My brain is essentially full of names of dogs that are somehow connected and are notable dogs, and I feel the need to write down this information and my thoughts about these dogs. But where to begin? Let's start with Mark Watson. He took eight dogs to California: four from Breiðdalur, one from Jökuldalur, one from Jökulsárhlíð, one from Fossárdalur, and one from Blönduhlíð in Skagafjörður. The dogs Mark Watson acquired from various parts of the country were kept at Keldur and then shipped abroad from there. According to the writings of Þórhildur Bjartmarz, the story goes that the manager at Keldur had a part in ensuring that the bitches Pollý and Snúlla were not sent abroad but instead used for breeding. Birgir Kjaran, a member of parliament and one of the founders of the Icelandic Kennel Club HRFÍ, wrote an article about Icelandic sheepdogs in [Morgunblaðið in 1969](https://timarit.is/page/3292626#page/n7/mode/2up). Birgir writes: "… there (at Keldur) are two Icelandic bitches that Mark Watson seems to have left behind at that time: one is called Pollý and is a beautiful reddish-brown color. The other is black with a white collar and is named Snúlla." Birgir himself owned the dog Klói from Sellátrum, and according to Birgir, Klói was paired with Pollý and Snúlla: "… With them, Klói has probably had nearly a hundred puppies, most of which have lived and spread widely around the country, including at Hestur in Borgarfjörður and at Hólar. Their descendants are also the dogs of Sveinn Kjarval and the breed that Mrs. Sigríður Pétursdóttir at Ólafsvellir in Skeið is now trying to breed. – So I suspect that Klói probably contributed significantly to the survival of the Icelandic dog breed." Since dog keeping was difficult in urban areas, Birgir arranged for Klói to stay for long periods at Keldur in Mosfellssveit. According to [the database](http://www.islenskurhundur.com/Dog/Details/4896#), Pollý had a total of four puppies, all with Klói. [Snúlla from Tunga](http://www.islenskurhundur.com/Dog/Details/12089#) seems to have been Pollý's mother, and Pollý is her only registered offspring. So it's uncertain where the hundred puppies Birgir mentions are. One of Klói's offspring was [Kátur from Keldur](https://www.fjarhundur.is/en/blog/merkishundar), about whom I have written before. Kátur had [53 puppies](http://www.islenskurhundur.com/Dog/Details/4965#), and most or all dogs from Ólafsvellir trace their lineage to him. Perhaps Birgir was referring to Klói's influence on breeding? Probably. It's also worth considering whether the registrations during the early years of organized breeding were always accurate. Who knows? It's at least very interesting to read Birgir's article, and I'd like to write a few words about the dogs from Sellátrum, where he got his Klói. Birgir writes in Morgunblaðið in 1969: "About Klói's pedigree and origin, this is the main thing to say, according to information from Davíð Davíðsson, a farmer at Sellátur, now the chief officer in Tálknafjörður, from whom Klói originates. When Davíð Davíðsson came to Sellátur around 1940 or 1941, there were two dogs there. One was a yellow bitch with a black mouth and muzzle and black eyelids. It is believed she was from Stóra-Langadalur. The dog was from Kvígindisfell. Davíð believes that this breed was brought west from Snæfellsnes by a man named Ólafur Kolbeinsson, who moved west around the turn of the century. According to Davíð, this breed has spread throughout Tálknafjörður and is generally yellow in color (golden), sometimes even white or brown with white toes. The ears are well upright, and the tail is curled. He considers their temperament pleasant, gentle, somewhat sensitive, good herding dogs, and excellent at tracking foxes. When they sniff out fox tracks, they become extremely excited and hard to control. They just follow the trail." In recent months, I've corresponded with Höskuldur Davíðsson, one of the 12 siblings from Sellátur, and it was fun to hear his memories from his childhood years in Tálknafjörður. Regarding the dogs, he told me: "They understood the language and obeyed what they were asked to do, such as bringing sheep from the mountains. They never bit but still had a good knack for making the sheep obey them. Their qualities passed naturally between generations… they were emotional and sincerely participated in our joys and sorrows. They ate the same food as us and were just part of the family." The bitch Kollý was a particular favorite of Höskuldur, and he sent me a short story and lots of pictures, which [you can see here](https://www.fjarhundur.is/en/saga/kolly-fra-sellatrum). I've often wondered if Kollý is the bitch [Kola from Sellátrum](https://www.dogsglobal.com/icelandic-sheepdog/dog/details/73633/6/) in the databases, as she is listed as Klói's mother. Kola is said to have been born in 1956, and her parents' names were Tryggur and Snotra. I asked Höskuldur if that could be right and if he remembers these dogs Tryggur and Snotra. Regarding Kola's birth year, Höskuldur says, "In my mind, Kollý was around when I started walking. 1956 seems a bit late, as I was eight years old then." He consulted his two older sisters, and the siblings did not recognize the names Tryggur and Snotra. Sigurlína, Höskuldur's sister, remembers so-called "livestock dealers" who traveled around the countryside and bought disease-free sheep, and on one occasion, they also got three puppies. So the name extension "from Sellátrum" can be true in many cases, but the puppies were often sent to other owners without names. Likely, Kola is not Kollý, and of course, it doesn't matter much, but it's fun to speculate. I thank Höskuldur and his sisters for their contribution to recounting the history of the dogs from Sellátur.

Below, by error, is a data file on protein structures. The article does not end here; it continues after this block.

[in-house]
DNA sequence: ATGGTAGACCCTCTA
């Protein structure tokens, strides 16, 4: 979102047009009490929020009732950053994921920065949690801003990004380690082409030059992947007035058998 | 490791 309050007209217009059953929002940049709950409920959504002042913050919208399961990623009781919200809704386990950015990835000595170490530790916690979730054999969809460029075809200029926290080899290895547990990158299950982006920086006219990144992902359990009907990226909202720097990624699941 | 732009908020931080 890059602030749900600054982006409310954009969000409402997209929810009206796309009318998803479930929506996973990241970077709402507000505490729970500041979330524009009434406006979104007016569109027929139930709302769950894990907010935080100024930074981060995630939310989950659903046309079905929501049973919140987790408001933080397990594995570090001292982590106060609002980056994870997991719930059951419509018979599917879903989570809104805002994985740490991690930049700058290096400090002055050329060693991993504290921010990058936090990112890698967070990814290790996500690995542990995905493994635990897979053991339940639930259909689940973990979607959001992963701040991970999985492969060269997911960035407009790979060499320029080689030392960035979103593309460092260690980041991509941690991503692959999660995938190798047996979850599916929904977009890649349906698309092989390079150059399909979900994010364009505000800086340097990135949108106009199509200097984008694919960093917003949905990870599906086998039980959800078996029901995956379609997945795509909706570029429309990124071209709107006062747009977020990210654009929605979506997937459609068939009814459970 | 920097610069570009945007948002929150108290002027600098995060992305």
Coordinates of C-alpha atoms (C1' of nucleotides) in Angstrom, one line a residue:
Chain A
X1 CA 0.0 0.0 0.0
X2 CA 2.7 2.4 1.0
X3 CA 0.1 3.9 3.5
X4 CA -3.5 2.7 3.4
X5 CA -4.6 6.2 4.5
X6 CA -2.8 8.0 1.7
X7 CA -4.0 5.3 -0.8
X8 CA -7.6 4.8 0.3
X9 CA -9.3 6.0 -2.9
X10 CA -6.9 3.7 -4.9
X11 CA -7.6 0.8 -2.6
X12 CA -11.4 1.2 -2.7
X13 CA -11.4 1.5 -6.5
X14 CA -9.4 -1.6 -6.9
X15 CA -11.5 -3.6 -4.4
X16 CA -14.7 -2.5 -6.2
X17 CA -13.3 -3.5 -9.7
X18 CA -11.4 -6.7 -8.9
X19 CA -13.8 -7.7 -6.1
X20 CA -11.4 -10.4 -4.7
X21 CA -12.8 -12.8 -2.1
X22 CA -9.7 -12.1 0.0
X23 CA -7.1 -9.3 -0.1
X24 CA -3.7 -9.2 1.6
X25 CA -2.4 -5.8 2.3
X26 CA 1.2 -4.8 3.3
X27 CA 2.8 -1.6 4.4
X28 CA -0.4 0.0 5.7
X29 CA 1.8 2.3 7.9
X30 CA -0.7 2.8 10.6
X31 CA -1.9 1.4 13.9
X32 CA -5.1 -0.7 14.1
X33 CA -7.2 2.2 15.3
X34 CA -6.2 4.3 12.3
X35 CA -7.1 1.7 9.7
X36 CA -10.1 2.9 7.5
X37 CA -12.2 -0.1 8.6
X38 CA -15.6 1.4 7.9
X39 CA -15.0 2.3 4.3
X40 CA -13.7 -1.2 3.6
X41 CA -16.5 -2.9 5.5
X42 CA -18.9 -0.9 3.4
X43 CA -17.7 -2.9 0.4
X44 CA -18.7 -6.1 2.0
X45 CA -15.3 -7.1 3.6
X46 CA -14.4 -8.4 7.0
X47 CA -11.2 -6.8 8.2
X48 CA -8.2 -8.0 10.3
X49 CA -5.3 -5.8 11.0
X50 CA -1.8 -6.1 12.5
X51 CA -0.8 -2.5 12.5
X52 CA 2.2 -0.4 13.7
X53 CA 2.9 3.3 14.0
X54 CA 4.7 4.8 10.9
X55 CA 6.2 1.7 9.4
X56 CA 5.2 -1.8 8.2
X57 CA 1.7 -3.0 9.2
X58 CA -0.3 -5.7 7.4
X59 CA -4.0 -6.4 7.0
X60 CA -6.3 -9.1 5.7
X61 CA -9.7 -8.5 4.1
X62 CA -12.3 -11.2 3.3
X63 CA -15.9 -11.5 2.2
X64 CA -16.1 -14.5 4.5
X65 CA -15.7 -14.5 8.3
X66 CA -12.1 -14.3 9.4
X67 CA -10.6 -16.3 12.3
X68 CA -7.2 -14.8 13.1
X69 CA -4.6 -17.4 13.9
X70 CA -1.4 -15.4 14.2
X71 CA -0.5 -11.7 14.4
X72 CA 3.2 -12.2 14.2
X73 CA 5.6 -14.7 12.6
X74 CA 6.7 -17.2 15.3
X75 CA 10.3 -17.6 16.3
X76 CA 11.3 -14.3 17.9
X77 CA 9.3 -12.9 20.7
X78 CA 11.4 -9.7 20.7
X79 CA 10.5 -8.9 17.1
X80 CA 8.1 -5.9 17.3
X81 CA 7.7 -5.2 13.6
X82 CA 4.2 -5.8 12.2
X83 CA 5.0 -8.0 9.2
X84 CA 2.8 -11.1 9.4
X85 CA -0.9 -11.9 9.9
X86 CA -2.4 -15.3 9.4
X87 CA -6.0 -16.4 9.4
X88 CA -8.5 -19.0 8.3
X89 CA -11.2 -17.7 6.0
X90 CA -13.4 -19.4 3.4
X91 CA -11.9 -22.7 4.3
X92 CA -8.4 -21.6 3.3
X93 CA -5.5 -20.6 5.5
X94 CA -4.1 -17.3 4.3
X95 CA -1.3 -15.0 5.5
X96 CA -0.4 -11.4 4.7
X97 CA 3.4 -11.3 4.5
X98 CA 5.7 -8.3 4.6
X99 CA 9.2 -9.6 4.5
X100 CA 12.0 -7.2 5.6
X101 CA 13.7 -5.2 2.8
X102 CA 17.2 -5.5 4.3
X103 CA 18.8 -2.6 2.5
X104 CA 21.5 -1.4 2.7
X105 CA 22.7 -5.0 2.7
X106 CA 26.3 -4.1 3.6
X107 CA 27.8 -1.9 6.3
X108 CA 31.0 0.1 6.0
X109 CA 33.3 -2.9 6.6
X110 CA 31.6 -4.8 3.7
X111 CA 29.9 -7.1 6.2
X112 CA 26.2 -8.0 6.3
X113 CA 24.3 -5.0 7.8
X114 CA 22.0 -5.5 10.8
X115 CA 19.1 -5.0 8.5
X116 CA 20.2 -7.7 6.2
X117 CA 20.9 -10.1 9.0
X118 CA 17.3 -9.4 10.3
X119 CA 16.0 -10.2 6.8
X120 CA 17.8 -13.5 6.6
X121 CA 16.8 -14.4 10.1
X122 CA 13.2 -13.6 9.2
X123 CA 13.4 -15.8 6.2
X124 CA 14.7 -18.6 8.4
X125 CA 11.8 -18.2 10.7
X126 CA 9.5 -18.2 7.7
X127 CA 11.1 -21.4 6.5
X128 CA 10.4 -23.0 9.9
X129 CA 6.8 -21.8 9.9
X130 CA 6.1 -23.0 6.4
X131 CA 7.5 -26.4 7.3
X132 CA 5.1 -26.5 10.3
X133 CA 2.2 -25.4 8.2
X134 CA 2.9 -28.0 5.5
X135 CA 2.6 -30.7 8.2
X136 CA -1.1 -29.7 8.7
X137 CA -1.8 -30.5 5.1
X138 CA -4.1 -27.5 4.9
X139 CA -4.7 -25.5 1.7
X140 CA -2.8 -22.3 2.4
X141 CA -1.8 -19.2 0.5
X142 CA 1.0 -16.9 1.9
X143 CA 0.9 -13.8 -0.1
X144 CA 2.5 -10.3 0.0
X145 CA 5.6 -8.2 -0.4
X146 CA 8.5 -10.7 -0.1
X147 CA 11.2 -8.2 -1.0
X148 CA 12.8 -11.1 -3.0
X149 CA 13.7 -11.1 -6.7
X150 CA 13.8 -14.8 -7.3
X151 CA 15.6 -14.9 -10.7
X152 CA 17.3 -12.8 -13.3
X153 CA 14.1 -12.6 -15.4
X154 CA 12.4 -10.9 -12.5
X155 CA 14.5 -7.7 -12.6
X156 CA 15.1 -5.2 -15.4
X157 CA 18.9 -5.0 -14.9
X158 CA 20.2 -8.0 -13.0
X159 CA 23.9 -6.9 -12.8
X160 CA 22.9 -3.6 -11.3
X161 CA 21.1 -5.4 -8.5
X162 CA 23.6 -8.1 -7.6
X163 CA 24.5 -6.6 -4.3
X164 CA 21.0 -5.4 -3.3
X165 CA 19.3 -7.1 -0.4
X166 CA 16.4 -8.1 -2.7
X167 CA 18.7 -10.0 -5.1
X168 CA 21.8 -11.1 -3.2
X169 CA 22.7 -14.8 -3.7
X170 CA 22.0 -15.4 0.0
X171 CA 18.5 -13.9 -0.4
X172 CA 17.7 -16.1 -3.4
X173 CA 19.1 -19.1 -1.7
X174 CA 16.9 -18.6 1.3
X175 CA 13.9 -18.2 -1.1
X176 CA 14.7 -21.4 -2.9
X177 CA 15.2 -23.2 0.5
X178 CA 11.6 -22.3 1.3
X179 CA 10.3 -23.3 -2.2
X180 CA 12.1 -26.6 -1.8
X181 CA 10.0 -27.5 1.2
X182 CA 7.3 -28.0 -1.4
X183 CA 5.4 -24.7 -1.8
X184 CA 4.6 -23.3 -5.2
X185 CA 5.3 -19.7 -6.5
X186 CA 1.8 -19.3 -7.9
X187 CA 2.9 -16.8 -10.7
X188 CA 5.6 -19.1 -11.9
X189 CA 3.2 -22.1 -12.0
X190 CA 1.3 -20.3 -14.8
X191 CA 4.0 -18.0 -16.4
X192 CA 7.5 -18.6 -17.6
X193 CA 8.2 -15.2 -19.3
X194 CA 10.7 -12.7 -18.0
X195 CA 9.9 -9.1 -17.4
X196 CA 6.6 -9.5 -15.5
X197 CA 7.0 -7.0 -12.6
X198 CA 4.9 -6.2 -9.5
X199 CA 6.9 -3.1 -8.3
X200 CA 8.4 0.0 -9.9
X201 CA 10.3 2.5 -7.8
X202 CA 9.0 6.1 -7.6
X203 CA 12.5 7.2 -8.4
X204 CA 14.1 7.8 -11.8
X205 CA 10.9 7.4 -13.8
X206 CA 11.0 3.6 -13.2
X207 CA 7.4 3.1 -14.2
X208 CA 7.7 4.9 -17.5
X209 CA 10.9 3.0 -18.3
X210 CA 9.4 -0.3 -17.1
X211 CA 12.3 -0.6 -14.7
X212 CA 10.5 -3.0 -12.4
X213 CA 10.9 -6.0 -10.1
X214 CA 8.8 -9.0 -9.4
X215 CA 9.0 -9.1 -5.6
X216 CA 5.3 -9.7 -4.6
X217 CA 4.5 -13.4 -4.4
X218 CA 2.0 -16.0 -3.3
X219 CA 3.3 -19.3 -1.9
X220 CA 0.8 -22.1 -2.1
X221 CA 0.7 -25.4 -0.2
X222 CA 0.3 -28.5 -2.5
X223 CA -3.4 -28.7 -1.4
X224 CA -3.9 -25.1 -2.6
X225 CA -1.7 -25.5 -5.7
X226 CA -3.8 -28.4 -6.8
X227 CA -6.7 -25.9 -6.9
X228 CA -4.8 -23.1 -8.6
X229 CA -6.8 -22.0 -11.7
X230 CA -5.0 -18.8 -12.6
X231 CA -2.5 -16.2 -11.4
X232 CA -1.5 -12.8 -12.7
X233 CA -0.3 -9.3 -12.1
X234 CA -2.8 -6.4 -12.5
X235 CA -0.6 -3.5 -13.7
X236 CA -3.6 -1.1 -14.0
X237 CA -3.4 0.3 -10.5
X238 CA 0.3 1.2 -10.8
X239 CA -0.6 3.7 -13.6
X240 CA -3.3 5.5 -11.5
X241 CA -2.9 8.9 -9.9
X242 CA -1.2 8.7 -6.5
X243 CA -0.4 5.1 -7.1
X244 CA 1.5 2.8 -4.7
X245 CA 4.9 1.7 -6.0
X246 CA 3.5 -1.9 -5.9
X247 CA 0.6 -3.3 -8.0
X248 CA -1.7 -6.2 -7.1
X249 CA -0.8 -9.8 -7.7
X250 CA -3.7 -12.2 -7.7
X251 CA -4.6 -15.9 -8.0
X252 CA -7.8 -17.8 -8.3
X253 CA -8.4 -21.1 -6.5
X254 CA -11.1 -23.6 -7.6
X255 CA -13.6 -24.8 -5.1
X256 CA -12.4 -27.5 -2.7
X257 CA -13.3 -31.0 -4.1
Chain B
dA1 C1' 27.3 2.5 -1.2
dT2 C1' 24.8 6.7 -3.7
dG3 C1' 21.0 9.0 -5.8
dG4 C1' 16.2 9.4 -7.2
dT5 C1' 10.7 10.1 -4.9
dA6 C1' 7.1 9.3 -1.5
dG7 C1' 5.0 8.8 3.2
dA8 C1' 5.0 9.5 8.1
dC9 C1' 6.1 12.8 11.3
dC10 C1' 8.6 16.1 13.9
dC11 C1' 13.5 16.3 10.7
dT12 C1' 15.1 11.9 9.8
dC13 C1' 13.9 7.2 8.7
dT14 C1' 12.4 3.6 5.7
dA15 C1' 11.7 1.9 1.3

Two verses

Two verses

I found the following two verses during my early morning reading. Initially, I thought I wouldn't even try to translate them, as I felt incapable of conveying these Icelandic words into poetic English. However, after my morning coffee, I sought help from Aubrey Wood. Aubrey lives in Iceland and owns the beautiful Laufeyjar Íslands-Tangó frá Dverghamri. After exchanging a few messages back and forth, we decided to give it a try. Translating poetry is never easy, and we employed a bit of "artistic freedom," but hopefully, you'll get a glimpse of what the verses convey. Thanks, Aubrey! _Heitir Valur hundur minn_ _hann er falur valla._ _Einatt smalar auminginn_ _upp um dali fjalla._ [Author unknown](https://bragi.arnastofnun.is/arnes/visur.php?VID=24274) _Heitir Kolur hundur minn,_ _hefur bol úr skinni._ _Er að vola auminginn_ _inn í holu sinni._ [Baldvin Halldórsson from Þverárdal 1863–1934](https://bragi.arnastofnun.is/skag/hofundur.php?ID=15568) The name of my dog is Valur  He is handsome, without a doubt  Always herding, the poor thing  In the valleys of the mountains. The name of my dog is Kolur His body is covered in fur  The poor thing is crying  In his hole. _Picture found in the book:_ 100 Íslenzkar myndir. Pálmi Hannesson. Reykjavík 1965 (?)

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CONTACT->

Lýtingsstaðir, 561 Varmahlíð.
Phone: +354 893 3817
[email protected]